So as you know I was at the Educause Conference last week and from the things I saw and the sessions I attended, Cloud Computing seems to be the 2008 buzzword.  So I went on a quest to discover exactly what the term meant and, as with many things on the internet, I found varying definitions.  InfoWorld published an article that grouped cloud computing into several different categories.  Of these, however, only one seems to apply to the end user like you and me, Software as a Service (SaaS).  This is the definition that I usually associate with the term.  It’s when you deliver a single application through a browser to thousands of users.  The most common example of this would probably be Google Apps.  This is a word processing application that many people can use at once and it does not reside on your computer.

The benefit of these cloud computing applications is that you can work on your applications and files from anywhere, not just from your computer.  Many of these applications will also work from your smartphone as well.  In addition, if your computer crashes you won’t have any downtime or data loss because your applications and files are stored on servers accessible from the internet.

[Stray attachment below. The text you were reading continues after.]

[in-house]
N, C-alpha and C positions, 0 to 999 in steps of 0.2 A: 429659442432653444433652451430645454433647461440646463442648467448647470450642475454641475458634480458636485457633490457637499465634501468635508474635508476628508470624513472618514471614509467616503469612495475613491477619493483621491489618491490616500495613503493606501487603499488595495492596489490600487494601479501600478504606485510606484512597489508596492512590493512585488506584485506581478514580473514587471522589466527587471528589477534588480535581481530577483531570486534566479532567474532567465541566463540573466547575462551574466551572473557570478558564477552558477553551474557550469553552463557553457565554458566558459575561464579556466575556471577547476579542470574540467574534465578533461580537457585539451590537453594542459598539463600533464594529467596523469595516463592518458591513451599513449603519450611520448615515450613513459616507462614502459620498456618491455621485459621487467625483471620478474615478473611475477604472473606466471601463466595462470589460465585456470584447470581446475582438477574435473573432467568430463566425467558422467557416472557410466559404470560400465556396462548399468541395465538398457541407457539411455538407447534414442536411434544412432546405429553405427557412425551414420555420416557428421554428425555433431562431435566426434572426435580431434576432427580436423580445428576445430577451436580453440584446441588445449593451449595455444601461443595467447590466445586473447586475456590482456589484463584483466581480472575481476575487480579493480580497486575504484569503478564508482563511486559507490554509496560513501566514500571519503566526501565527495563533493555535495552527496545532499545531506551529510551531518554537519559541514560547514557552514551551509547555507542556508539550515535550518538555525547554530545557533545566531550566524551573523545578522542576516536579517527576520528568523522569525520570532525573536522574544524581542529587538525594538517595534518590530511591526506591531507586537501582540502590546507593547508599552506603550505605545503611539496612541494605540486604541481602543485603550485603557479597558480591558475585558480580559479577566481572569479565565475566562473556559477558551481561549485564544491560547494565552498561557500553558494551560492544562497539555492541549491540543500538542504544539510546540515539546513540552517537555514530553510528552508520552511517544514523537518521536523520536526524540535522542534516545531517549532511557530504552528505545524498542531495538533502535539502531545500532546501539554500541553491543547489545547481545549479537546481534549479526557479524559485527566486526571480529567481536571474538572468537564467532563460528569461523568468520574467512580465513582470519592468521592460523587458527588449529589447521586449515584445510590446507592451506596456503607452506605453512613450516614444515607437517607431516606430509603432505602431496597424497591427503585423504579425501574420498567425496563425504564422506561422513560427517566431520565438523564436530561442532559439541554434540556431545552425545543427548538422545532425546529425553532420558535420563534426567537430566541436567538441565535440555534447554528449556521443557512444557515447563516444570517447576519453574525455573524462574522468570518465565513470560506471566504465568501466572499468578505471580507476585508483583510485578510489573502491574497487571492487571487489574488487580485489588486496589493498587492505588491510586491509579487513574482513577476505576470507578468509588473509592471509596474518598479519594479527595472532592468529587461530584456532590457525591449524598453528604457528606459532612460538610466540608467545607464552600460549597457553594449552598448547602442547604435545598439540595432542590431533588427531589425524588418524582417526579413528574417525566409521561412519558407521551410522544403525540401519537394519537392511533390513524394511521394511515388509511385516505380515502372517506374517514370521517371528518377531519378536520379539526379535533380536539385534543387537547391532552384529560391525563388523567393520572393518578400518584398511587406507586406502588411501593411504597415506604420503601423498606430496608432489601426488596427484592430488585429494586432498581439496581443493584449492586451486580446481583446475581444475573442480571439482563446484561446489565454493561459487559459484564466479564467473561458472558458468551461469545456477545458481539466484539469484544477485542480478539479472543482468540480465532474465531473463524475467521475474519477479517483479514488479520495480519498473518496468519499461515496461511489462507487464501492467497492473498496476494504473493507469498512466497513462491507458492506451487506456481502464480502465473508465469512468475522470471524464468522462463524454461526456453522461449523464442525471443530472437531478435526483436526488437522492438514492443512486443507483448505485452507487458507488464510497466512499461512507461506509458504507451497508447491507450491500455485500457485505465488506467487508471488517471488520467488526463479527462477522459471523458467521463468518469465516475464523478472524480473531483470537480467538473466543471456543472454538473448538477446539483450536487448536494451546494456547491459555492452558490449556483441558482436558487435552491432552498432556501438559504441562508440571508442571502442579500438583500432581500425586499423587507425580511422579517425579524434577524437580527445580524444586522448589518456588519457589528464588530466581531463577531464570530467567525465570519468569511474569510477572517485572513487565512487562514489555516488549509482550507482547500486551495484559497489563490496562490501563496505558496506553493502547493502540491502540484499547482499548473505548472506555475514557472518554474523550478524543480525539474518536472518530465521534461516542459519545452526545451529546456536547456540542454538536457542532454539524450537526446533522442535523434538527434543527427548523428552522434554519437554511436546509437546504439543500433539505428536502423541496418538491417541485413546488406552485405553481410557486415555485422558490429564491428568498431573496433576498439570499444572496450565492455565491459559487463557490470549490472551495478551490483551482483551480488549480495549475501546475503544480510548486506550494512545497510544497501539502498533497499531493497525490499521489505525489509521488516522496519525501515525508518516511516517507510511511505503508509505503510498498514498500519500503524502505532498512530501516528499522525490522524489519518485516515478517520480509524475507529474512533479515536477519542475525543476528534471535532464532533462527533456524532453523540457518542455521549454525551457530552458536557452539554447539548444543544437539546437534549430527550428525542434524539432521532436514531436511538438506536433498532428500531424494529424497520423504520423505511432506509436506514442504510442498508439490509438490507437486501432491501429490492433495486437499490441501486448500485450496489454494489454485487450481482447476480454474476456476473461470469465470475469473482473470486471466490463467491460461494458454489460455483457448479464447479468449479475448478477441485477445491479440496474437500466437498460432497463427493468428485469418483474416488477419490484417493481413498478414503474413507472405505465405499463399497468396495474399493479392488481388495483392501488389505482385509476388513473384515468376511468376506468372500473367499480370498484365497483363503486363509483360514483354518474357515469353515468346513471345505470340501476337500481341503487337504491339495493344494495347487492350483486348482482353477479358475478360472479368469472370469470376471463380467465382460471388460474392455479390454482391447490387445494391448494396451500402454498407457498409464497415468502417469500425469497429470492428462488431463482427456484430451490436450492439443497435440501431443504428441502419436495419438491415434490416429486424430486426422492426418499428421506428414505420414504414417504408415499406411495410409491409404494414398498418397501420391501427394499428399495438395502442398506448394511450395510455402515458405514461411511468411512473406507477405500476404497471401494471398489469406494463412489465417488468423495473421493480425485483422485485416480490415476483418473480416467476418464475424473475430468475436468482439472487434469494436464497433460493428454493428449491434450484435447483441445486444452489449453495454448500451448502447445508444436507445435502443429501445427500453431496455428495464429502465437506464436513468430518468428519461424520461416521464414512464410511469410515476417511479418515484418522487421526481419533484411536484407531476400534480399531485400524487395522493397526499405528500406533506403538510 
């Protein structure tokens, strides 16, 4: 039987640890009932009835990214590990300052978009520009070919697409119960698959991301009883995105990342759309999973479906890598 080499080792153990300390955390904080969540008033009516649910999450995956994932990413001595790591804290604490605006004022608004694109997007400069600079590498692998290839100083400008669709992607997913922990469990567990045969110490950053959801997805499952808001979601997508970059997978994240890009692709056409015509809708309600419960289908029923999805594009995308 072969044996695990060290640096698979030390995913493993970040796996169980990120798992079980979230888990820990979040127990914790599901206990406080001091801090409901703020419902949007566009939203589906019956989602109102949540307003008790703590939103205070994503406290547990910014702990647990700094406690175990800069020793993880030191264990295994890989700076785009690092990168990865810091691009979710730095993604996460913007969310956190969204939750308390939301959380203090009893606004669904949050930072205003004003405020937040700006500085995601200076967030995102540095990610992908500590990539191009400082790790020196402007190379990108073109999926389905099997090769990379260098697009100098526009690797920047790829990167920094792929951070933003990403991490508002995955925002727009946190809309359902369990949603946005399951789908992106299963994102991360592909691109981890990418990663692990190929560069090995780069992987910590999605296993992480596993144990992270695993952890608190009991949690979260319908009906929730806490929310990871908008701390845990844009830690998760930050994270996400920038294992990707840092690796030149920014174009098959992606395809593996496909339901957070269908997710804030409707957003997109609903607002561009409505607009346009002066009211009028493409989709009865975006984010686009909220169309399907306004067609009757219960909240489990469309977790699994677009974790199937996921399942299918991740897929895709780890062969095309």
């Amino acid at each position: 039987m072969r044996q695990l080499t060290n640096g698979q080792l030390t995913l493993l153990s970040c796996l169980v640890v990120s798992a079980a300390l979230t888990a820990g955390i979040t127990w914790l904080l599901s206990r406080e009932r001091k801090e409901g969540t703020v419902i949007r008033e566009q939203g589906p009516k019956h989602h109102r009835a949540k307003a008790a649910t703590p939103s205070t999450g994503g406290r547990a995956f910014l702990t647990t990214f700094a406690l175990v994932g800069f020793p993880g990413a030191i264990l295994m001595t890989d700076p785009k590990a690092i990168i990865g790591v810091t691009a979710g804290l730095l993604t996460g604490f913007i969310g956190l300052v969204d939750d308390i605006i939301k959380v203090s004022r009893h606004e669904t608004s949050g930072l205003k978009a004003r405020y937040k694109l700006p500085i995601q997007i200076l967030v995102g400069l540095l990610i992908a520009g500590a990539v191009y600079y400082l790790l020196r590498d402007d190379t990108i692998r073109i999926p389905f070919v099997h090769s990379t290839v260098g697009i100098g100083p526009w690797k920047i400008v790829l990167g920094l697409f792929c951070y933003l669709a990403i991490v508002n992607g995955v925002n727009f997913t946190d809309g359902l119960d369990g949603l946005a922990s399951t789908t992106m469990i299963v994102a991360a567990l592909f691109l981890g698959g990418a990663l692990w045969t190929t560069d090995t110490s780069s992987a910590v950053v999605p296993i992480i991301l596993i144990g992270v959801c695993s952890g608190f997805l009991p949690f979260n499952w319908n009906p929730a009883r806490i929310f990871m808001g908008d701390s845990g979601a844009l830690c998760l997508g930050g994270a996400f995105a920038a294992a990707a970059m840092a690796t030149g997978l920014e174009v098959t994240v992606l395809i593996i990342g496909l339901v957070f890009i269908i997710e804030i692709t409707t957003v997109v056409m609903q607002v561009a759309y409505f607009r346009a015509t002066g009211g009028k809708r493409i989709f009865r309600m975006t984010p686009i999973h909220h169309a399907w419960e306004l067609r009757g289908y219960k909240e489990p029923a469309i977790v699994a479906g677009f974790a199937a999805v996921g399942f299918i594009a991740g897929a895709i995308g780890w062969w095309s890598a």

There are a few perceived downsides to cloud computing.  The first could be security, especially if you are putting student information or grades online.  As a school or university you need to be certain that the information you are storing is safe and secure.  Normally this is done by putting information on school controlled computers behind a firewall.  This is not always guaranteed with cloud applications/servers.  Before you use these applications be knowledgeable about what you’re storing and the security guarantees offered by the company.

The second potential problem could be support.  In a school/university environment most users rely on their local IT staff to support their applications.  When using cloud apps that are not hosted by your school/university your local IT support may not be able to help you when things are not operating well.  You will need to be comfortable going to user groups for support.

Hope this clears things up…at least a bit.